Once Upon a Time in Happisburgh – Storytelling

A storytelling activity based around the Happisburgh footprints and reconstruction of Happisburgh Site 3. Activity supported with images and background information as well as prompts to guide story creation. You can download this activity as a PDF.

This activity could be used to support teaching of prehistory through literacy and storytelling. 

Reconstruction of Happisburgh Site 3
Photograph of the Happisburgh footprints.
The Happisburgh Footprints in situ

Teaching points:  

  • The arrival of people in Britain  
  • Types of archaeological evidence  
  • Environmental change  
  • Sea level change

Supporting material:

Happisburgh Site 3 Background Information to support teaching at Key Stage 2.

Posters designed for our Being Human 2019 event.

Ashton N. (2021) Steps from History. In: Pastoors A., Lenssen-Erz T. (eds) Reading Prehistoric Human Tracks. Springer, Cham. https://doi.org/10.1007/978-3-030-60406-6_9


  • Setting the scene: Using the ‘Background Information’ provided for this activity, discuss the reconstruction drawing and talk about some of the animals shown in it.
  • Daydreaming: Ask the children to daydream for a minute or so, imagining what it might have been like to share the landscape with the animals shown in the picture.
  • Capturing ideas: Get the children to quickly note down their daydream. This doesn’t need to be full sentences – encourage them to just quickly capture their ideas using single words or short phrases.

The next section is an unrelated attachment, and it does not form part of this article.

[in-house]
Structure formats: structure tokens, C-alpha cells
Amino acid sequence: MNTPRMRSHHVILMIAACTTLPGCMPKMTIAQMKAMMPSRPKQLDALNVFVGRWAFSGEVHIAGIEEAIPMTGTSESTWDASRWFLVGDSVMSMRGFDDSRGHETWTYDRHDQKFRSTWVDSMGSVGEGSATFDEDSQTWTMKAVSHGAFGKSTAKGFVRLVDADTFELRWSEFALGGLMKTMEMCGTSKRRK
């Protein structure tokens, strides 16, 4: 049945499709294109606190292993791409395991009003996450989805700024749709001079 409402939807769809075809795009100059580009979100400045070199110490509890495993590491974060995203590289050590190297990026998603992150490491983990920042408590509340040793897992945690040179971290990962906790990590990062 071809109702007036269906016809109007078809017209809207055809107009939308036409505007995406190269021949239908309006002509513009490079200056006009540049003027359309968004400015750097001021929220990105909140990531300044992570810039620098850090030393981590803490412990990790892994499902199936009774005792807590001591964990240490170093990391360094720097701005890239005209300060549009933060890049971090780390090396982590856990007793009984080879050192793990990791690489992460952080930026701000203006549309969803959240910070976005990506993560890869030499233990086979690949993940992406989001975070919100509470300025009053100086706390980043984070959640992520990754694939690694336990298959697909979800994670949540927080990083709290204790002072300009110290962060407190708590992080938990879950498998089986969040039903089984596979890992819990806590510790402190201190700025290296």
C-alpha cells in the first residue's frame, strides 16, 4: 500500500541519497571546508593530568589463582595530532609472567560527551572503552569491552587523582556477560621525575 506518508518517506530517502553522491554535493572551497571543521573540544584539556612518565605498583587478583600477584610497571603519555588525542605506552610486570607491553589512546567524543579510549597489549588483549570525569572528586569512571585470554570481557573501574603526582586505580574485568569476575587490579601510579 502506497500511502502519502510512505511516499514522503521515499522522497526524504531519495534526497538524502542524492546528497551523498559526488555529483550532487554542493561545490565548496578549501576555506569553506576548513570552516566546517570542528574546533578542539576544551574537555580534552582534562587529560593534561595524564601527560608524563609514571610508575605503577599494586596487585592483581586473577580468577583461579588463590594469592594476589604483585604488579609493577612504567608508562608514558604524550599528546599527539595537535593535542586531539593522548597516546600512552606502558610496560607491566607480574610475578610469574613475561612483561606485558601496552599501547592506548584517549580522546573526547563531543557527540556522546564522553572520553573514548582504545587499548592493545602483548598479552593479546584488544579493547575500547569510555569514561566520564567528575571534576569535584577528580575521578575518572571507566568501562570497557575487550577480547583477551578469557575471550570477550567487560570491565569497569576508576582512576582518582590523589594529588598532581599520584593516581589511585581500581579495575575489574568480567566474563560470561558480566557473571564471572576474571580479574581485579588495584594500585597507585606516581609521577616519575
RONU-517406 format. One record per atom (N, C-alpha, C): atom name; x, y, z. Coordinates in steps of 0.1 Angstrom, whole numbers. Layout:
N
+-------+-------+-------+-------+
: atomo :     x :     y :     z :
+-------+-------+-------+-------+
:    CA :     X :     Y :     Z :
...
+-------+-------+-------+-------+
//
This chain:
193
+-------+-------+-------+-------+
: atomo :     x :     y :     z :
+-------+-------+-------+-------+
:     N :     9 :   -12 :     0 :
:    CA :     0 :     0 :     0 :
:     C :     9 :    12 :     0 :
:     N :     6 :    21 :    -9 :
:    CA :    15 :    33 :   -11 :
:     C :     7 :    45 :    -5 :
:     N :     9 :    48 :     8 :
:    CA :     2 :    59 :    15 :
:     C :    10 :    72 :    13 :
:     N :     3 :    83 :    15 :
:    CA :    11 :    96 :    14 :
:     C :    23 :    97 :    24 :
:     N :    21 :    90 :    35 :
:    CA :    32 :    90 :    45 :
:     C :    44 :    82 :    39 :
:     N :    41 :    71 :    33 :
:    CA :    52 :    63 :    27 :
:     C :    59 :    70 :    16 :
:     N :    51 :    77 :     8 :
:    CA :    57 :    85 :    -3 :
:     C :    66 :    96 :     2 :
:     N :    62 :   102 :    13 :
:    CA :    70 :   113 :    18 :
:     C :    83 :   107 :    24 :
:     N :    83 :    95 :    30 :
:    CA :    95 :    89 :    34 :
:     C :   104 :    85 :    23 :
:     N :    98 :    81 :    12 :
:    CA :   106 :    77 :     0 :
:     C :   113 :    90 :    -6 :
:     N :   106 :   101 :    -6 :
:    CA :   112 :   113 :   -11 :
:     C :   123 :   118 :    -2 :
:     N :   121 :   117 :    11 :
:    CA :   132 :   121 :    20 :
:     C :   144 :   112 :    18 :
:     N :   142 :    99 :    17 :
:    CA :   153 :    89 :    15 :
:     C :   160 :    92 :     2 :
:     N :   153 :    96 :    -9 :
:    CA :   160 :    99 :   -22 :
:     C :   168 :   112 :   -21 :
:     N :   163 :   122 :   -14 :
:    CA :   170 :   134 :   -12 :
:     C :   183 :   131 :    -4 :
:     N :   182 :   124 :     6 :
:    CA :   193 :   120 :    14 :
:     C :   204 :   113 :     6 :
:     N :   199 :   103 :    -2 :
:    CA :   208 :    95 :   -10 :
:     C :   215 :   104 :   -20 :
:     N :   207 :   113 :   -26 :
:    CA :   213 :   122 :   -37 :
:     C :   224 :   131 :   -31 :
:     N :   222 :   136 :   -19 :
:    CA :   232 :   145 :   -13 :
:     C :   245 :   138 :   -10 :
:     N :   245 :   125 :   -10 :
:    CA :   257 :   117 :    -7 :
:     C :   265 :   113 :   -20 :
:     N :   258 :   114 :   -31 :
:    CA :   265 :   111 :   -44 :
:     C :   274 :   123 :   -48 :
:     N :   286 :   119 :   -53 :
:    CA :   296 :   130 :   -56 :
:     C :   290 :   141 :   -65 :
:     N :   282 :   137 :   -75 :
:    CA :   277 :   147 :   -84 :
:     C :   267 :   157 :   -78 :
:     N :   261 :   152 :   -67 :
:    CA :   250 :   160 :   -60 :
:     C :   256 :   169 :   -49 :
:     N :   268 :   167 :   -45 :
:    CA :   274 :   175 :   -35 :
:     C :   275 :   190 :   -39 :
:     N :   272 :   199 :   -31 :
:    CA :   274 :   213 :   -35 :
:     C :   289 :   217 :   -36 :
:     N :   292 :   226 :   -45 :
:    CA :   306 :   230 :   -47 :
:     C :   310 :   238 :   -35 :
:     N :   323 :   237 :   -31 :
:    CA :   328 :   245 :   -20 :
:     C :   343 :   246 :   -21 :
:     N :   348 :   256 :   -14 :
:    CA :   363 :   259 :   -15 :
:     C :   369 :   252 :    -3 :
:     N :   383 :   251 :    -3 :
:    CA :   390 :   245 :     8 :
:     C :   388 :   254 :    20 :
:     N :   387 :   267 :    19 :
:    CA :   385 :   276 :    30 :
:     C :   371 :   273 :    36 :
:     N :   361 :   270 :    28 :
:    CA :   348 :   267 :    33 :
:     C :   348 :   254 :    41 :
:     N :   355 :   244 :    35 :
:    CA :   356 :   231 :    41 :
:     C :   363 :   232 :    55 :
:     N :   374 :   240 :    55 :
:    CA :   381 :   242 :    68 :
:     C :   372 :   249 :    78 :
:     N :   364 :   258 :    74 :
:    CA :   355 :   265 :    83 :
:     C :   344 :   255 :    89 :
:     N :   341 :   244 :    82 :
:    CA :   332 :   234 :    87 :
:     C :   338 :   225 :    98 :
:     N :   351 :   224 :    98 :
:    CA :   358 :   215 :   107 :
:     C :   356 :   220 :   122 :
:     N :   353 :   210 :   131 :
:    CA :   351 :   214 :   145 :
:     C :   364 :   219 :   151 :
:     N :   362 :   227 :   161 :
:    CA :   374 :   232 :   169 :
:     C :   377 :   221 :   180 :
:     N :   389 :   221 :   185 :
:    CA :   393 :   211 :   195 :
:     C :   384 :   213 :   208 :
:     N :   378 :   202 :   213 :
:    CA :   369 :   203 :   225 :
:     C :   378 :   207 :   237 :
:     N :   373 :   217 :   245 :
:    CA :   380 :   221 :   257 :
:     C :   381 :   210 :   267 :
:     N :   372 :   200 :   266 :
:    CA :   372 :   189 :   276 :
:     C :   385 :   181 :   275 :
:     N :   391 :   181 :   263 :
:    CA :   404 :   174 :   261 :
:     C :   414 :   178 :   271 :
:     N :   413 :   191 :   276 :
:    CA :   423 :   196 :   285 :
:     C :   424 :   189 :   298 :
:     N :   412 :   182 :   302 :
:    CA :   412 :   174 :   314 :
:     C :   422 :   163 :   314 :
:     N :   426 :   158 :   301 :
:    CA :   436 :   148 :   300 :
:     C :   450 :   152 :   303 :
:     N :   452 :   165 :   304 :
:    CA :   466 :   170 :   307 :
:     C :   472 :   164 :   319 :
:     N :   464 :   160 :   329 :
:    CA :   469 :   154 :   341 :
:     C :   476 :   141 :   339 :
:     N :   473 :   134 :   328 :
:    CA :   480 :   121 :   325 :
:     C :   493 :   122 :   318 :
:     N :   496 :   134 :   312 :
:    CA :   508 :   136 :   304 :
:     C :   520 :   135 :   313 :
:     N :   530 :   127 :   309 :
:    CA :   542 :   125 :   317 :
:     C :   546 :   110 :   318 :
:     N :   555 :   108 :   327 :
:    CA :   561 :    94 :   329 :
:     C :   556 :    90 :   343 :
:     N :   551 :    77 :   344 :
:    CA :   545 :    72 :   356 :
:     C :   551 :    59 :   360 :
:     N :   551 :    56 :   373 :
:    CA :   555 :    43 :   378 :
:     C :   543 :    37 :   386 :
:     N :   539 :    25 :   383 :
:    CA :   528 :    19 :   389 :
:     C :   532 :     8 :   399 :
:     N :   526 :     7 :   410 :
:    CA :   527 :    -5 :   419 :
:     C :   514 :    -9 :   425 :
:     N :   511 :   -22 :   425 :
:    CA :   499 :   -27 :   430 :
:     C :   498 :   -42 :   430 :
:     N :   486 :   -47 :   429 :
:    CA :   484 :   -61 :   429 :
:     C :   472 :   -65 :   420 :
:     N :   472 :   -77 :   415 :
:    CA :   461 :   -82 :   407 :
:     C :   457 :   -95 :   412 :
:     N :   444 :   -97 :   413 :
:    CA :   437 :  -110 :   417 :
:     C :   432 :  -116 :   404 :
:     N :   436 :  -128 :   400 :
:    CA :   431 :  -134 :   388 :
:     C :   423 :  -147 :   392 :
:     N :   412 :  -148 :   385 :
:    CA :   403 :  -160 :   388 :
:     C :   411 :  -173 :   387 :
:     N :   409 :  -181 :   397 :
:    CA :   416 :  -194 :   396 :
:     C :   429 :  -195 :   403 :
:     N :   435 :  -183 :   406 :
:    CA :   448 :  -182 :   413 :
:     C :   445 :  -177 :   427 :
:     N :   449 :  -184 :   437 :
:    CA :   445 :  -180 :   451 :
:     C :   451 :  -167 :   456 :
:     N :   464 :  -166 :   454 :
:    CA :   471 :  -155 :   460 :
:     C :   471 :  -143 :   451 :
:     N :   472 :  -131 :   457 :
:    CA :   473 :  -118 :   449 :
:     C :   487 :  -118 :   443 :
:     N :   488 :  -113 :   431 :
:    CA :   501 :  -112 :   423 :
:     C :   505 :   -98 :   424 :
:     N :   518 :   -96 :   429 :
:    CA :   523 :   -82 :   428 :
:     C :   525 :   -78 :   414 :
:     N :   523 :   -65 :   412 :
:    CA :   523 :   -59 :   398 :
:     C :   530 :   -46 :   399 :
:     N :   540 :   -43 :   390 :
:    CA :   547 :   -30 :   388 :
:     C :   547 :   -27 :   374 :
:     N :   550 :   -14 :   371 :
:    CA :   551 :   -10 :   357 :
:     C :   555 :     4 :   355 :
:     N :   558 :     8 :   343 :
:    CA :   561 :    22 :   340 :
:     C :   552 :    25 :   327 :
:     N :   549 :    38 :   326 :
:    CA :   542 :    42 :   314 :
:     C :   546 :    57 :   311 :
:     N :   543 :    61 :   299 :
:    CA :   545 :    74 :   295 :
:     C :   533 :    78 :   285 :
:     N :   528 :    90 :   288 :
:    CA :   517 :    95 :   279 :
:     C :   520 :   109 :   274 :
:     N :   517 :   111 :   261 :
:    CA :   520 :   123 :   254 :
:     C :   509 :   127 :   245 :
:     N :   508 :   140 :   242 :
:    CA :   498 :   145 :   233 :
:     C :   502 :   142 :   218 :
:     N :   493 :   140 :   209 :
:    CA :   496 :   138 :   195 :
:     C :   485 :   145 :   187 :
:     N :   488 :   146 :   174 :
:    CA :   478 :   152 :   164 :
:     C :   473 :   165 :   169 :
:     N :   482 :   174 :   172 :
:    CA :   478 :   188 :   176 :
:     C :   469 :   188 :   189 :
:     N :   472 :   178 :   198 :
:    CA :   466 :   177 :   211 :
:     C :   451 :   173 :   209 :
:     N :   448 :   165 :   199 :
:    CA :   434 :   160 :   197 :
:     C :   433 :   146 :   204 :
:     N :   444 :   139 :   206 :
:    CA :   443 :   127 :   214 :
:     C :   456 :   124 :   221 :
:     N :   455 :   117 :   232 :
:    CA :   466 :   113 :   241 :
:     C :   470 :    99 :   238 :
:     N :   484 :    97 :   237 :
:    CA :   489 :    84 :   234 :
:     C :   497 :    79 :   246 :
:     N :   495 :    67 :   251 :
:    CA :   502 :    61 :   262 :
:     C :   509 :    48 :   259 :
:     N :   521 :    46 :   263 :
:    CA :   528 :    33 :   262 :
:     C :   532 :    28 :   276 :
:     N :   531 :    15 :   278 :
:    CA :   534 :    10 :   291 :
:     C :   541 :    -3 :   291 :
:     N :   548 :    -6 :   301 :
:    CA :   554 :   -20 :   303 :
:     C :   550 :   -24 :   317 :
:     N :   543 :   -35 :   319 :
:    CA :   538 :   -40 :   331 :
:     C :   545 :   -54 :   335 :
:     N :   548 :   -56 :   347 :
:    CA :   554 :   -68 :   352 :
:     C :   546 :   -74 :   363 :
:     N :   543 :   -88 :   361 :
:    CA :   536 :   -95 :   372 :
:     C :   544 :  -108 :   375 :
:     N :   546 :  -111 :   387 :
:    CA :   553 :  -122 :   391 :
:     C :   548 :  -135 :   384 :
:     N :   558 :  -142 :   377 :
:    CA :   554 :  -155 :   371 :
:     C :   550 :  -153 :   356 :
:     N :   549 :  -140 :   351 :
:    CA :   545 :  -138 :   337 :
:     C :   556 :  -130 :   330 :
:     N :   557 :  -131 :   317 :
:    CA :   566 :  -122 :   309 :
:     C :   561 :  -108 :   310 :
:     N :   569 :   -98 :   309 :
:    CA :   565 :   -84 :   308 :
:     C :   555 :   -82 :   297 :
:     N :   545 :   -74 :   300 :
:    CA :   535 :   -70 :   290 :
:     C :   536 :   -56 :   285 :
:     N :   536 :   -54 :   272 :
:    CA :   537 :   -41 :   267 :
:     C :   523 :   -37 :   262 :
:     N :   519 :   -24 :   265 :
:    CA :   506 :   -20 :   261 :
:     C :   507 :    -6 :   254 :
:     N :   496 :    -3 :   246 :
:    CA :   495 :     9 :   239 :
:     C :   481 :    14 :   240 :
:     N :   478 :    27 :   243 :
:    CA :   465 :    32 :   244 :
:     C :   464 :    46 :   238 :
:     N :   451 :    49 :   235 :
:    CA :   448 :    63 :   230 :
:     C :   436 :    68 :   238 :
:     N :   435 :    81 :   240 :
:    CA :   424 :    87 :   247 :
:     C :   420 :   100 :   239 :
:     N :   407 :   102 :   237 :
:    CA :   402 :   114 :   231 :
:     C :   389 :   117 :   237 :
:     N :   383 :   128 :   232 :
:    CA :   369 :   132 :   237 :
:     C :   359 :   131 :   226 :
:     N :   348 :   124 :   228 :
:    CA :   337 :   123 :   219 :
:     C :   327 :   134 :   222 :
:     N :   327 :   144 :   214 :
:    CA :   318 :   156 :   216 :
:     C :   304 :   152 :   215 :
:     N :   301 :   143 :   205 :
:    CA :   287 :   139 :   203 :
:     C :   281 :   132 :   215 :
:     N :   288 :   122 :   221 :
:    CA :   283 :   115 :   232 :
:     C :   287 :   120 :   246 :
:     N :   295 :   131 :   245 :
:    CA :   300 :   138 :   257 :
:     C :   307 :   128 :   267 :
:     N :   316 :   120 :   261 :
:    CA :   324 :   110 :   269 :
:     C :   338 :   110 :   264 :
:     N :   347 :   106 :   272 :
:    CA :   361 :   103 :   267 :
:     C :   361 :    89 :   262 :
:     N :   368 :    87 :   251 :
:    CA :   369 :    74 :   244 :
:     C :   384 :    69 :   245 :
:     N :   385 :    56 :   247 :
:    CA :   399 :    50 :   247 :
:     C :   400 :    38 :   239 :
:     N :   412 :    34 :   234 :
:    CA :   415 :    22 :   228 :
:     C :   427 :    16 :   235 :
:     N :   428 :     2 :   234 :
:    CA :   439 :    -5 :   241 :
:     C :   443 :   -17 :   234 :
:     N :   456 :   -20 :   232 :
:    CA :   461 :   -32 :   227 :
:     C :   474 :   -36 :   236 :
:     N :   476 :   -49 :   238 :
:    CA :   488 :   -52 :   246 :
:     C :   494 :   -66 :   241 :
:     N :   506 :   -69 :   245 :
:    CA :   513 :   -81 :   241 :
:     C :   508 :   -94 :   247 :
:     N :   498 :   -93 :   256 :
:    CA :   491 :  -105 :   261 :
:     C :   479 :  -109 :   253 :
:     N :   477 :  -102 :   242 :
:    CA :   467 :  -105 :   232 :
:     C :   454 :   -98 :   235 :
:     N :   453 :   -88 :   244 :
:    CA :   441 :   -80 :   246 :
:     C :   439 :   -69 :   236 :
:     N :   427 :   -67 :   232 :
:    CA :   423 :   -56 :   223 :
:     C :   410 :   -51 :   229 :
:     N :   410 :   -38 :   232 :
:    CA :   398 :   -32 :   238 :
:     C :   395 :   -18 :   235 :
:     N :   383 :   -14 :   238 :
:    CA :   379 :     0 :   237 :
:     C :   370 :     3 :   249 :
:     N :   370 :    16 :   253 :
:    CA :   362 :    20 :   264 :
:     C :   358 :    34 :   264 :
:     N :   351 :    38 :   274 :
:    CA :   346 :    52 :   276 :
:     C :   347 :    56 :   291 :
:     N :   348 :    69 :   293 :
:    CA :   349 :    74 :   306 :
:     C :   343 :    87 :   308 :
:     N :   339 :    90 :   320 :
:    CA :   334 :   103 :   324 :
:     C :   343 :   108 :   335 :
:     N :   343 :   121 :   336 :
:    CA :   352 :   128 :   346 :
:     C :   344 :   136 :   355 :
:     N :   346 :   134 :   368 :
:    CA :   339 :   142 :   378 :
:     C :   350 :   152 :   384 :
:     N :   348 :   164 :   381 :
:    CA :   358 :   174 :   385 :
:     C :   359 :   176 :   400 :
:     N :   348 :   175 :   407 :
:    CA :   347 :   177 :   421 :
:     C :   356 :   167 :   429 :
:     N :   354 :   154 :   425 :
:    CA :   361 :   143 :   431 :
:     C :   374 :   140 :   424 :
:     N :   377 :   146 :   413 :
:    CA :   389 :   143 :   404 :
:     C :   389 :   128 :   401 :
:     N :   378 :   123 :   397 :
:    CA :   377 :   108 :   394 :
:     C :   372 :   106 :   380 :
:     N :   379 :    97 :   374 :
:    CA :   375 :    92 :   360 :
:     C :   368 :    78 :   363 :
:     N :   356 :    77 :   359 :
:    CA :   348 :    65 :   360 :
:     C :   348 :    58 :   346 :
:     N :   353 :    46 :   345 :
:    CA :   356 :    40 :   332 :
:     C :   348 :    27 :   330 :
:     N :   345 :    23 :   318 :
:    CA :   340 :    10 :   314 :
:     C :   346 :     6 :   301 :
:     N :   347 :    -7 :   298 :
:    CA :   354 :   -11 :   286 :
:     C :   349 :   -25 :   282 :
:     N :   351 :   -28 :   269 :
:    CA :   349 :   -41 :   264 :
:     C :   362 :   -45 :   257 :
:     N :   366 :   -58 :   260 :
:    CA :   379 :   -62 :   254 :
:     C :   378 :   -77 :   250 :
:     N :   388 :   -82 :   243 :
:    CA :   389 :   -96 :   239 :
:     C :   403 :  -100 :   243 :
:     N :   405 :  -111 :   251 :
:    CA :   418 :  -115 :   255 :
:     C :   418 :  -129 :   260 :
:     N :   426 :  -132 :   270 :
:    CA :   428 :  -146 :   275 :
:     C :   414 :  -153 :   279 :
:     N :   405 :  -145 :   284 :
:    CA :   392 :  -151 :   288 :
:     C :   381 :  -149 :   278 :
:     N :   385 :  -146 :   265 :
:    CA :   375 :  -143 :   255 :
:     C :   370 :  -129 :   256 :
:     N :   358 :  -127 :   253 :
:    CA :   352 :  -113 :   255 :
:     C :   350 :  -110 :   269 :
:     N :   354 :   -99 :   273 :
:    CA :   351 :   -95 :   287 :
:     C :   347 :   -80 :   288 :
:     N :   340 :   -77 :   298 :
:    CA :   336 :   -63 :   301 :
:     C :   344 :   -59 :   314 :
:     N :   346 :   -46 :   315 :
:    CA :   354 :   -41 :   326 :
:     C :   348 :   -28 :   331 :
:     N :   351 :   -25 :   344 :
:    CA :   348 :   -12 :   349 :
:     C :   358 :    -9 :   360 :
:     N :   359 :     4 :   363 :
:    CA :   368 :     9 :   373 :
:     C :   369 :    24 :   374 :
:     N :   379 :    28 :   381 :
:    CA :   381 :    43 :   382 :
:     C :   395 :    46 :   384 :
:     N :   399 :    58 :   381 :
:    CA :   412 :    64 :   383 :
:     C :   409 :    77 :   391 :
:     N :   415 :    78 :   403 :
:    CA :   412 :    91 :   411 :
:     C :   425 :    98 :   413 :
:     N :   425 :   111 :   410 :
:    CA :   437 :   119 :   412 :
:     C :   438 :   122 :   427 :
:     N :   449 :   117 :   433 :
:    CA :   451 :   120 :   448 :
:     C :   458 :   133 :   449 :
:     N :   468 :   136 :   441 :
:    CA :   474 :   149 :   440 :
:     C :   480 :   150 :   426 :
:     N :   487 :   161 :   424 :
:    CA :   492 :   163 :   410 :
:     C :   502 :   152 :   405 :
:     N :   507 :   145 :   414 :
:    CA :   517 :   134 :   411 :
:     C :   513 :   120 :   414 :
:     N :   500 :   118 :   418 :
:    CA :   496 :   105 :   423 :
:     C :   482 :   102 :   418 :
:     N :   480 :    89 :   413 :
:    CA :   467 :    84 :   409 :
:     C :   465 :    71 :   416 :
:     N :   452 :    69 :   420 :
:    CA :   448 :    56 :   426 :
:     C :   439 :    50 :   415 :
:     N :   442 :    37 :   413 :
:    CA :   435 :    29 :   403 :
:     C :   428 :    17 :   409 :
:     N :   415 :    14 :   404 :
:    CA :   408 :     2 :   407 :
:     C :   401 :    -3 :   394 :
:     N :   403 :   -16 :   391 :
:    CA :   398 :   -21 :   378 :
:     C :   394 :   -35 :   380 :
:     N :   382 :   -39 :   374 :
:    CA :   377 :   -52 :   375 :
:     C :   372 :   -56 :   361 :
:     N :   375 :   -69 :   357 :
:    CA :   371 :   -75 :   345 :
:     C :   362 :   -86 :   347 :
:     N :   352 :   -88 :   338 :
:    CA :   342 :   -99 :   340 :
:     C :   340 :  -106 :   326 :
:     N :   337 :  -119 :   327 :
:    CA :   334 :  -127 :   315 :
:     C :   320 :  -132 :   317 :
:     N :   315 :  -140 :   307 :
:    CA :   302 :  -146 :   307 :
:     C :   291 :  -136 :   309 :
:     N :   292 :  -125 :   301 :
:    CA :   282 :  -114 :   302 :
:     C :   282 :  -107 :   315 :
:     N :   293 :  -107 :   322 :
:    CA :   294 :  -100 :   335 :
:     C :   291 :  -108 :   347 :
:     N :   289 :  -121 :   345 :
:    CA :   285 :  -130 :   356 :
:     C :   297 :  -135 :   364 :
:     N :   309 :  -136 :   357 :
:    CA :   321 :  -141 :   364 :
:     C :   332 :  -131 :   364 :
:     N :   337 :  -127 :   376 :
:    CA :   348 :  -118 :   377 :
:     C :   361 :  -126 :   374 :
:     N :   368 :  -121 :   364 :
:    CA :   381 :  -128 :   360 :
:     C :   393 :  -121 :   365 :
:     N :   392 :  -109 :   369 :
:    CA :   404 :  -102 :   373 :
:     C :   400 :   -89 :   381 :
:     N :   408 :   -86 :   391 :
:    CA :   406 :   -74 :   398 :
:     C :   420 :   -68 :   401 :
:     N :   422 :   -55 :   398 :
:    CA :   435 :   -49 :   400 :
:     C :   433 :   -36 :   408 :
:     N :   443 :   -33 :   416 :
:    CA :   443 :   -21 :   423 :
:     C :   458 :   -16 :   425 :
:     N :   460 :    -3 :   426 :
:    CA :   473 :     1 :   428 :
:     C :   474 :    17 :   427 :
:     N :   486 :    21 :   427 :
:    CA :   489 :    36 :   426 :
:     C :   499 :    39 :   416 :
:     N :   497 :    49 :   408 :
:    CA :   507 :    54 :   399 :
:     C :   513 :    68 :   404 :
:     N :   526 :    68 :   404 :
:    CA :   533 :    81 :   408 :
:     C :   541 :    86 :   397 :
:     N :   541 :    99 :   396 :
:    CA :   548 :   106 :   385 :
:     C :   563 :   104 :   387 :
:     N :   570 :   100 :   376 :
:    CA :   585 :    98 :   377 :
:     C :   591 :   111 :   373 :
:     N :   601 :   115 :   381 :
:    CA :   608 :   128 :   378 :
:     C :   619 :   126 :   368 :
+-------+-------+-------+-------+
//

• Creating: Give the children time to shape their ideas into a story, play or poem.
  • Sharing: Get the children to share their creations. This could be done in pairs or as a group.

Start a story before the story

  • Setting the scene: Using the ‘Background Information’ provided for this activity, discuss the photograph of the Happisburgh footprints and talk about the group that made them.
  • Using past experiences: To get ideas flowing you could get the children to work in pairs talking about walks that they have been on. What did they enjoy about the walk? How did they make them feel? What did they see?
  • Imagining: Ask the children to imagine being part of the group that left the footprints.  Who were the other people in the group? How did they get to Happisburgh? Had they travelled a long way? What adventures had they had on their journey?
  • Storytelling: Ask them to write the story of what happened before the footprints were made.
  • Supporting material: The oldest human footprints in Europe | Natural History Museum video

Sound poems

  • Setting the scene: Using the ‘Background Information’ provided for this activity, discuss the photograph of the Happisburgh footprints and the reconstruction drawing.
  • Soundscapes discussion: Ask the children to think about the sounds that they hear when they go down on to the beach.
  • Michael Rosen has written a great blog post about sound poetry that could be used as inspiration https://www.michaelrosen.co.uk/2019/04/over-my-toes/
  • Imagining: Ask the children to think about the sounds they might have heard if they were part of the group that left the footprints. Get them to note down some ideas.
  • Creation: Give the children time to write their own poem about their imagined soundscape.

About us

The Pathways to Ancient Britain (PAB) project focuses on three chronological periods of human presence in the British Isles, from the earliest occupation (found at Happisburgh!) through to extinction of the Neanderthals and the emergence of modern humans. In partnership with North Norfolk District Council and Norfolk Museums Service the PAB project is currently working with local collectors to record finds at Walcott and Bacton following the recent Sandscaping works. If you are interested in finding out more about this project please visit our website.